U.S. primary insurance firm Federated National Insurance (FedNat) has revealed a decrease in its loss from hurricane Matthew, compared to its initial estimate, meaning that reinsurance capital has taken a smaller share than it had first assumed.
Initially, FedNat had estimated aggregate gross liabilities from hurricane Matthew of $77.5 million. At the time of that announcement the insurer believed that it could pass on a significant proportion of those losses to its reinsurance panel, which includes some fully collateralized arrangements.
However in the insurers results announced FedNat has announced its gross hurricane Matthew loss at $47 million across Florida and South Carolina, and after using its reinsurance cover only expects to retain net loss of $21.4 million.
The retained loss consists of its $18.45 million excess-of-loss property catastrophe reinsurance program retention, and $2.3 million due to a reversal of the profit-sharing balance on its 10% Florida-only property quota share reinsurance, which had previously been recognised as income at the insurer.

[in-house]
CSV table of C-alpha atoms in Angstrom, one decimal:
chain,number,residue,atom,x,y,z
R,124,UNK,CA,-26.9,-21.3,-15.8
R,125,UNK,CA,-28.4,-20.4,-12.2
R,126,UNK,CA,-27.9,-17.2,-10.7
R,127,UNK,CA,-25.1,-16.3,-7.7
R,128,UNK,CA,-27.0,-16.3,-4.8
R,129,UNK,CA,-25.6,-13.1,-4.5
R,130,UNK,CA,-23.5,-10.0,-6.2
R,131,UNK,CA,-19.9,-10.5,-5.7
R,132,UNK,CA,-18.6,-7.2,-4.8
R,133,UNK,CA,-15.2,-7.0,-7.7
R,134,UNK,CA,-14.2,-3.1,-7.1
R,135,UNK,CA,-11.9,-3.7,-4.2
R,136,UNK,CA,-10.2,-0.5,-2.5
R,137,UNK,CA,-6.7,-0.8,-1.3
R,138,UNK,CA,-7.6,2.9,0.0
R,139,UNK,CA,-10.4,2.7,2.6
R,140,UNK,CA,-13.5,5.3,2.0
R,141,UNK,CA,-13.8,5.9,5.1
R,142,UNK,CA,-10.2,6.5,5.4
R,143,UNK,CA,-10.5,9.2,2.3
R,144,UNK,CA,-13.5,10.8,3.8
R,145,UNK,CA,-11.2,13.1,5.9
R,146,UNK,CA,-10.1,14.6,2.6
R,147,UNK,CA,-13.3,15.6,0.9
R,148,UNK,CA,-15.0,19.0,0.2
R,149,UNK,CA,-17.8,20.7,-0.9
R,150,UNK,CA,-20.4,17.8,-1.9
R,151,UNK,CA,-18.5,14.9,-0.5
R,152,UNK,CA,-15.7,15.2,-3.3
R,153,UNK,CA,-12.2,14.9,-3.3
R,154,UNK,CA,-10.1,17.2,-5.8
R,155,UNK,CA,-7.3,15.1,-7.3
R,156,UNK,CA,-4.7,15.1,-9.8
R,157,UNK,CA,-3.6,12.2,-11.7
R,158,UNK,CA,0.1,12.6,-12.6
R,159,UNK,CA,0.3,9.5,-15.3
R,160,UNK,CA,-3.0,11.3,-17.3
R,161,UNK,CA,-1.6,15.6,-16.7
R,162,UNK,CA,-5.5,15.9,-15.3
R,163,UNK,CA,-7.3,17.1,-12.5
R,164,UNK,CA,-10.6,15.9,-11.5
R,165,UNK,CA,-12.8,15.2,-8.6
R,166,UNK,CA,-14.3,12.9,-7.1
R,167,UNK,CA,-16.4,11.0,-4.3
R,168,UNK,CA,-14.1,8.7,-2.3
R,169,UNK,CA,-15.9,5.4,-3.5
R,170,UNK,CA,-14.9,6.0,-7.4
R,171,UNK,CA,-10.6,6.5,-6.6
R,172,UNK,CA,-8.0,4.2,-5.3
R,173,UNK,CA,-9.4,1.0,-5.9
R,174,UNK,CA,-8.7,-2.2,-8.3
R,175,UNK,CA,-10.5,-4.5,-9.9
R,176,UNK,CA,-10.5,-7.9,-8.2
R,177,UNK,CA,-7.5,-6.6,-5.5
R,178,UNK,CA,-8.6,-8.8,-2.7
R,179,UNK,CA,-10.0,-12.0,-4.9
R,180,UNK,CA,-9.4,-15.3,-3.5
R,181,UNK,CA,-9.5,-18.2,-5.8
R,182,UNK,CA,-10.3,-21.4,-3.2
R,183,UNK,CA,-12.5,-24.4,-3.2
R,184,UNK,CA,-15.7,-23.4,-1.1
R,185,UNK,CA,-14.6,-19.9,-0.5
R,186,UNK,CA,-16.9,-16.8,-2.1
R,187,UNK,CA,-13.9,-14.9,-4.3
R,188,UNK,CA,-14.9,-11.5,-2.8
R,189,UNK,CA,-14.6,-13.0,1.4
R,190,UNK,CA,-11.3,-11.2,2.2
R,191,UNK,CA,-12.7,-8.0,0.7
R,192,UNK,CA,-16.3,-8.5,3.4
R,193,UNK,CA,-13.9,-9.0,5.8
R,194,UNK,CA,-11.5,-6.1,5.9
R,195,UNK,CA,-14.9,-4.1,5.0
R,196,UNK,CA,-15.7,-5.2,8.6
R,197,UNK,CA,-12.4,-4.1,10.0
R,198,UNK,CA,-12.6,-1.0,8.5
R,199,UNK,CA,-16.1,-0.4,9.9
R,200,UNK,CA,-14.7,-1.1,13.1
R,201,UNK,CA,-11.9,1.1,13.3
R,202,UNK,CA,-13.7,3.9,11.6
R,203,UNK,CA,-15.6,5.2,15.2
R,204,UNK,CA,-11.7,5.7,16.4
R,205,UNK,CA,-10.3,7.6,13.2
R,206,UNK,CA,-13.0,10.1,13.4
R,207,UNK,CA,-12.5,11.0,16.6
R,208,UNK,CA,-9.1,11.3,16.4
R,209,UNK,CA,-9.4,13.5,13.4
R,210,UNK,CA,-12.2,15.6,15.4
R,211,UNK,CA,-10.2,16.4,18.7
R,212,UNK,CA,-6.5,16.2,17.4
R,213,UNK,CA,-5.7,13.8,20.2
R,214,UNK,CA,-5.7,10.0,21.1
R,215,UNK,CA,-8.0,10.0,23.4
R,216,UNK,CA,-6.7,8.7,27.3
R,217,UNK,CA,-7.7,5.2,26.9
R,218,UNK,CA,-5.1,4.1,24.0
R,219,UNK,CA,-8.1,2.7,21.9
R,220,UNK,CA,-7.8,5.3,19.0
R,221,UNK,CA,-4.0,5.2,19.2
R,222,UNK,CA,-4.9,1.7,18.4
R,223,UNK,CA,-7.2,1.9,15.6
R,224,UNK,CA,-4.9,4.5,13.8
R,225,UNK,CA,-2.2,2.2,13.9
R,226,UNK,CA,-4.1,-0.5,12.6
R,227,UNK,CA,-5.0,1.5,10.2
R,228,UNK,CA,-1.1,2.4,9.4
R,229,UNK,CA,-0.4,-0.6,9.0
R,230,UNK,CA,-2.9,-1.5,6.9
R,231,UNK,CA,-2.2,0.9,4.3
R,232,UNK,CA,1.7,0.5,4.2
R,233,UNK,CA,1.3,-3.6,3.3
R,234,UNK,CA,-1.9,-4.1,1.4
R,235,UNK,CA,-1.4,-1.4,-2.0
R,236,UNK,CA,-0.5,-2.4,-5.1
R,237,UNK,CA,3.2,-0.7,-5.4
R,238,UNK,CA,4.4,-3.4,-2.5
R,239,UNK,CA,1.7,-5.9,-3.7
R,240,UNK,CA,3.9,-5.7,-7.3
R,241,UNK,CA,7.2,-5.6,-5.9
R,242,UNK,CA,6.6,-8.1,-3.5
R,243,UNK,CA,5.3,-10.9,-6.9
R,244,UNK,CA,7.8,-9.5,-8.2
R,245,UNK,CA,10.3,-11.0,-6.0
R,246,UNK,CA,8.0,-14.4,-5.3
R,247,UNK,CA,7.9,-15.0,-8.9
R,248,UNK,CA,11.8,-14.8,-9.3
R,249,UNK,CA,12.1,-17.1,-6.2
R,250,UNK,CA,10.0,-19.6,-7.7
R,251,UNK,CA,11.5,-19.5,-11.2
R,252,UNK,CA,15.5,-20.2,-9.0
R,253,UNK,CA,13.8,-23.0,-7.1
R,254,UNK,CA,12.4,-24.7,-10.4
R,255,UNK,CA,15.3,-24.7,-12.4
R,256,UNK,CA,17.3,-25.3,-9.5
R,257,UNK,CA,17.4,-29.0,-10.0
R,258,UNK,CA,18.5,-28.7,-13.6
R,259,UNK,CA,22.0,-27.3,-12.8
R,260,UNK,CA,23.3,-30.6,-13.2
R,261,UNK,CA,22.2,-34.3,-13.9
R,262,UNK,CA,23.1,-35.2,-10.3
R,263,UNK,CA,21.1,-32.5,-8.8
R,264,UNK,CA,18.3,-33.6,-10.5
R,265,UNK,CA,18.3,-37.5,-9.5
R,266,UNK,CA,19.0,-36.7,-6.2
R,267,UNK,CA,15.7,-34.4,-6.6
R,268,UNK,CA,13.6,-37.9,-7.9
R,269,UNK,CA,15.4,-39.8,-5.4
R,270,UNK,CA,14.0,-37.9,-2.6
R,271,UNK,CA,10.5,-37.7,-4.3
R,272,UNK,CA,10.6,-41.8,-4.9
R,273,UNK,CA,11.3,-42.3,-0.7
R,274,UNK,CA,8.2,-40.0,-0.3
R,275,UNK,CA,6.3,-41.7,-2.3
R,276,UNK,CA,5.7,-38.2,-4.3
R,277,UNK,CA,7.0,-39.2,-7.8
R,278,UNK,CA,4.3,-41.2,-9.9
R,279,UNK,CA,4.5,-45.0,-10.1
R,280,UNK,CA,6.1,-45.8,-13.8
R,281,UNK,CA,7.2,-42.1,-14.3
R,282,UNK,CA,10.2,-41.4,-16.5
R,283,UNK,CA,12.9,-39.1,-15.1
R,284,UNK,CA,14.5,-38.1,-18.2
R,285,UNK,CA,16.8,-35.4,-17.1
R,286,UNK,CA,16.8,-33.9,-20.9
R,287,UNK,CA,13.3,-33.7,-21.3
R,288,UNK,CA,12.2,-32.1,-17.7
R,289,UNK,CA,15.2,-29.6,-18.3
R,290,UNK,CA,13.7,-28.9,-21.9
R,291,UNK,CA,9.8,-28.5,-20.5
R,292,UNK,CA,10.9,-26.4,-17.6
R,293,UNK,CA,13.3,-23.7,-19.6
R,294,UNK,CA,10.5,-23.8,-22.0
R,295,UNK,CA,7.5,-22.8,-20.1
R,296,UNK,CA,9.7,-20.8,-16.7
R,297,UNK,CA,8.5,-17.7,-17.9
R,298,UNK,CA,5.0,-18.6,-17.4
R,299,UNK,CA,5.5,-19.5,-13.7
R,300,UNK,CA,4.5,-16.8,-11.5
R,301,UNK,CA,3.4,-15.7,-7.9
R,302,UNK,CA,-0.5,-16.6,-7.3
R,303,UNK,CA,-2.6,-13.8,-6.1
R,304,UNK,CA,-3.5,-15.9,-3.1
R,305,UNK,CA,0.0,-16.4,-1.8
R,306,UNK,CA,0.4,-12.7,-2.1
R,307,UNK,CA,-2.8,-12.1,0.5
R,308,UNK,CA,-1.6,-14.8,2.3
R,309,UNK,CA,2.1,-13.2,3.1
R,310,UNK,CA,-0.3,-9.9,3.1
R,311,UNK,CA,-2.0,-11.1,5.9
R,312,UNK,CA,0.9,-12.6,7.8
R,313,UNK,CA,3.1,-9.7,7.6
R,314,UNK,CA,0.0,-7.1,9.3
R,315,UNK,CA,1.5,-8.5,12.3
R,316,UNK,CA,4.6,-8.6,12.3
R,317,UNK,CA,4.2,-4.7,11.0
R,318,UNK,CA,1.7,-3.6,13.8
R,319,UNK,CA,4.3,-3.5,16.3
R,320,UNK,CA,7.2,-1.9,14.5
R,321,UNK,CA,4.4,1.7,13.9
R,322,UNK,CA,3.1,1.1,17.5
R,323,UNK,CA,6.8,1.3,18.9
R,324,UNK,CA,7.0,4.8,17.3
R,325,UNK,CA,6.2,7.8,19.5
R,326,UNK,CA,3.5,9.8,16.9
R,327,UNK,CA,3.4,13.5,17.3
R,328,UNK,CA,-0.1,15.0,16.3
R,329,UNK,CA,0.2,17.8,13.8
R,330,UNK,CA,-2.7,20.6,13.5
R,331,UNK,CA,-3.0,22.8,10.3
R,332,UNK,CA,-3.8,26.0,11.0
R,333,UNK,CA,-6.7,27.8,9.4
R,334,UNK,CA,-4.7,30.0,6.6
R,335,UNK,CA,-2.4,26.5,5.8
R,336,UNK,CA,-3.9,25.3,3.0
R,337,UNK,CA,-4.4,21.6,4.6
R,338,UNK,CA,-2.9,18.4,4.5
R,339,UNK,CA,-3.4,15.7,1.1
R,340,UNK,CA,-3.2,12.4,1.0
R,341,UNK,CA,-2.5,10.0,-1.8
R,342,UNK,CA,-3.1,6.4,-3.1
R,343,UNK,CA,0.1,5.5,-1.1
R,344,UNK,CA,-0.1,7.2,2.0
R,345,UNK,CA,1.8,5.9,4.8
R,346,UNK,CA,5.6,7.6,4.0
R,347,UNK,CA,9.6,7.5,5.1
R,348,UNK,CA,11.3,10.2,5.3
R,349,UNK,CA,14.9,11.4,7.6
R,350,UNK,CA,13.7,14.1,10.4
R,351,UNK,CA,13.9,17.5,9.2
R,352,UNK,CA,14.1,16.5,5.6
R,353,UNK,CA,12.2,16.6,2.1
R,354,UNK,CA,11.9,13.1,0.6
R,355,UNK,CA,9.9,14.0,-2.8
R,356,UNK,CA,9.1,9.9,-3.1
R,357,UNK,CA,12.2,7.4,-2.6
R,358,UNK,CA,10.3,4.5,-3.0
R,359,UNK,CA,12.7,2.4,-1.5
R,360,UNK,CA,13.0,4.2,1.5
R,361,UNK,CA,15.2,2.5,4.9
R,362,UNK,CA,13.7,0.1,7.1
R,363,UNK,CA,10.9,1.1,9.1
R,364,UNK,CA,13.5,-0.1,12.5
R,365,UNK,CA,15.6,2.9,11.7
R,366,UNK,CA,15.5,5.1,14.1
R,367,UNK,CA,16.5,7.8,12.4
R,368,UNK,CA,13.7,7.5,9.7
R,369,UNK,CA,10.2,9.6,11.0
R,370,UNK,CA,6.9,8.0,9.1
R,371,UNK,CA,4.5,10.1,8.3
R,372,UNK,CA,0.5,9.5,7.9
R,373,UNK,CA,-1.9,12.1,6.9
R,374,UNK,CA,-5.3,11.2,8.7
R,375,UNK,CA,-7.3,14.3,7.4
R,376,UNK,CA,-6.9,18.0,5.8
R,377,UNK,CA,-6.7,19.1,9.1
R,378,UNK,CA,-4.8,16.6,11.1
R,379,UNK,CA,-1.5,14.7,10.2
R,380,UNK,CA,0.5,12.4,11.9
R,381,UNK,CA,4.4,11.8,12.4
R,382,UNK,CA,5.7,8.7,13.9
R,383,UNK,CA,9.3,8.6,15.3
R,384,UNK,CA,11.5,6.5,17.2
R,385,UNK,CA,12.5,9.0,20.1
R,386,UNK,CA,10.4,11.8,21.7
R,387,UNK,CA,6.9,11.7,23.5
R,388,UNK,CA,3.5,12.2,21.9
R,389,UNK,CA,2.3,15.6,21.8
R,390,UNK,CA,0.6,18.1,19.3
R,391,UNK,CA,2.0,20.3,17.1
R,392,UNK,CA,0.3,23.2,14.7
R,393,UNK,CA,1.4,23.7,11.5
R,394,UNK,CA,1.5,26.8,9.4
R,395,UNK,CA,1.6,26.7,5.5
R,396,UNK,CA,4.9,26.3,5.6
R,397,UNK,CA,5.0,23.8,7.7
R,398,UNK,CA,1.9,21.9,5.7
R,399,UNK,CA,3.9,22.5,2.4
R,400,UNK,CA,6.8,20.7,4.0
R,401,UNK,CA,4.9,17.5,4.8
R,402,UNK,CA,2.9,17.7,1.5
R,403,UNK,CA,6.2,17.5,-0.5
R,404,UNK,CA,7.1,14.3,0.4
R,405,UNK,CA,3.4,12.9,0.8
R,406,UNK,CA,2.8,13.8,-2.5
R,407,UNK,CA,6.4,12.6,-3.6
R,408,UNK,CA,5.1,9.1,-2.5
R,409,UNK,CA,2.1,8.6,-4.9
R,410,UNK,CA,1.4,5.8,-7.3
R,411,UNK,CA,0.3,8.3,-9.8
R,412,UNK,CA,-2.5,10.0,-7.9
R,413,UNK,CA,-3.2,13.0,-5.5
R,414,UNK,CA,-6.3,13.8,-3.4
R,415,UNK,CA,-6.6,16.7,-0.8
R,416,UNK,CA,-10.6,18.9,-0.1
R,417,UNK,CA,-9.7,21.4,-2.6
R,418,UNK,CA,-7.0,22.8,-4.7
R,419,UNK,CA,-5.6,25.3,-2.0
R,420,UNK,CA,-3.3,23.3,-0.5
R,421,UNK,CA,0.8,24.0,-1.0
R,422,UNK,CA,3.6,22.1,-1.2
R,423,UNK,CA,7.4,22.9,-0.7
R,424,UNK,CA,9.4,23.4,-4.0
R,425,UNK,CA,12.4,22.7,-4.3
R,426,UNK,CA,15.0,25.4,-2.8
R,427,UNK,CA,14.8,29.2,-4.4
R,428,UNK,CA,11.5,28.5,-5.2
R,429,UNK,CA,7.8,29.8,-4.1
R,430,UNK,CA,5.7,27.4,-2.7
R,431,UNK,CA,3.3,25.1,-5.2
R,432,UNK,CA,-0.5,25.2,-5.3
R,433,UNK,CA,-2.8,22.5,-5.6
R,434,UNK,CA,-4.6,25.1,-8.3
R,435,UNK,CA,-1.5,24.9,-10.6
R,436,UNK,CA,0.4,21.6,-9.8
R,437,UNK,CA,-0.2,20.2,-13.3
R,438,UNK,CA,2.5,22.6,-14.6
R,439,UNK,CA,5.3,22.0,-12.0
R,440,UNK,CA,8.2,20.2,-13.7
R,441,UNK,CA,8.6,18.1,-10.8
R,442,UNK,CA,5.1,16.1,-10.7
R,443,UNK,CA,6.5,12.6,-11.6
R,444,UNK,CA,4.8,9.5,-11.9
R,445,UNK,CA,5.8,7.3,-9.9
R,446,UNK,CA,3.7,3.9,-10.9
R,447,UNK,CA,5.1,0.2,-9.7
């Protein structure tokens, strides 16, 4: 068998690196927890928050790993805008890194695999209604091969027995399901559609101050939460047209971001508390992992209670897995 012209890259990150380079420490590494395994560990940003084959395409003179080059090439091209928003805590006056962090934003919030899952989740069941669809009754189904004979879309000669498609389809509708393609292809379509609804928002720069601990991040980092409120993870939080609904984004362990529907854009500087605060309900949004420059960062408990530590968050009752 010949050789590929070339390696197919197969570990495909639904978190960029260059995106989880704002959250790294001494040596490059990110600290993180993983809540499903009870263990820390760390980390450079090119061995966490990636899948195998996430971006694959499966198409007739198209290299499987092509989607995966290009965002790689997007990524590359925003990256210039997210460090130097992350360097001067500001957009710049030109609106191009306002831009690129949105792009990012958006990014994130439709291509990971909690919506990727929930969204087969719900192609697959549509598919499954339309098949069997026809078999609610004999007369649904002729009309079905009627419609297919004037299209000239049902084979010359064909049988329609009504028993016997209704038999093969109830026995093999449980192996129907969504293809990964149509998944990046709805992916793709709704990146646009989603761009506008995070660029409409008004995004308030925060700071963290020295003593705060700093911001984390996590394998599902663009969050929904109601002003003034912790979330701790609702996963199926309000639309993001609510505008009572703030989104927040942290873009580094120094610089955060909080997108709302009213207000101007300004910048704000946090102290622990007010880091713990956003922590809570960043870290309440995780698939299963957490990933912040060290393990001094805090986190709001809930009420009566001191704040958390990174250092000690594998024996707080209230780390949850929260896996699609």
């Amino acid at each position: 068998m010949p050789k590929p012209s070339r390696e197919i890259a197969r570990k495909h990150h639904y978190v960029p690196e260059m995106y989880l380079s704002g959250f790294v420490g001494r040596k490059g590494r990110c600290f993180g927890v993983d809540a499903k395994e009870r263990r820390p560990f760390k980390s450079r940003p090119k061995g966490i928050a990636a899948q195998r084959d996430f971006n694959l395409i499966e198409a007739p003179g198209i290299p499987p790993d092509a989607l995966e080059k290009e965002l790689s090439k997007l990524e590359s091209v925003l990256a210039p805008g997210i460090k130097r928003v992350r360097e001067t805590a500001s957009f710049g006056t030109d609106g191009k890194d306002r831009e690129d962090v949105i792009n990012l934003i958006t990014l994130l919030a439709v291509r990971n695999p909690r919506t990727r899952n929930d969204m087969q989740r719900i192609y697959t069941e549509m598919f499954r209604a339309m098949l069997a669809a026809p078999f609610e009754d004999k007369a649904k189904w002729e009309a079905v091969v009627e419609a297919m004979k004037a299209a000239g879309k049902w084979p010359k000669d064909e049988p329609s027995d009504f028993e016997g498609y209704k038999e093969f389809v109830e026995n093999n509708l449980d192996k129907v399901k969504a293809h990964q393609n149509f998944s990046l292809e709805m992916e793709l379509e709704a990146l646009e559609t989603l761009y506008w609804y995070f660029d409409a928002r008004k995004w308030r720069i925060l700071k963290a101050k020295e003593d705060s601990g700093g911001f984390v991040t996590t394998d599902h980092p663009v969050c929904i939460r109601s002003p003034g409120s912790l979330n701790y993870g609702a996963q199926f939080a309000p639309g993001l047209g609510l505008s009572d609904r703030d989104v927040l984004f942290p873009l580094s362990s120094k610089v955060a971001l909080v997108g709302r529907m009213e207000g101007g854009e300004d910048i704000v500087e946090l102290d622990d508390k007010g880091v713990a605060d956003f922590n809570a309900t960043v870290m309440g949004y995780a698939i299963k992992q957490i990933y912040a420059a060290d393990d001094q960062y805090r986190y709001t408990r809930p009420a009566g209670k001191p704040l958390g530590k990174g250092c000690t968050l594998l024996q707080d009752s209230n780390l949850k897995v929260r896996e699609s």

The Florida only quota-share reinsurance arrangement takes 10% of losses from the ground-up, so it’s safe to assume that reinsurers on this layer took a share of FedNat’s losses as well, but it does not reduce the retained level of loss on the excess-of-loss contract it seems.
The outcome is that reinsurers took less of the loss than had been expected initially, a scenario that has likely played out in many insurers programs as the final claims tally from hurricane Matthew came in below initial expectations.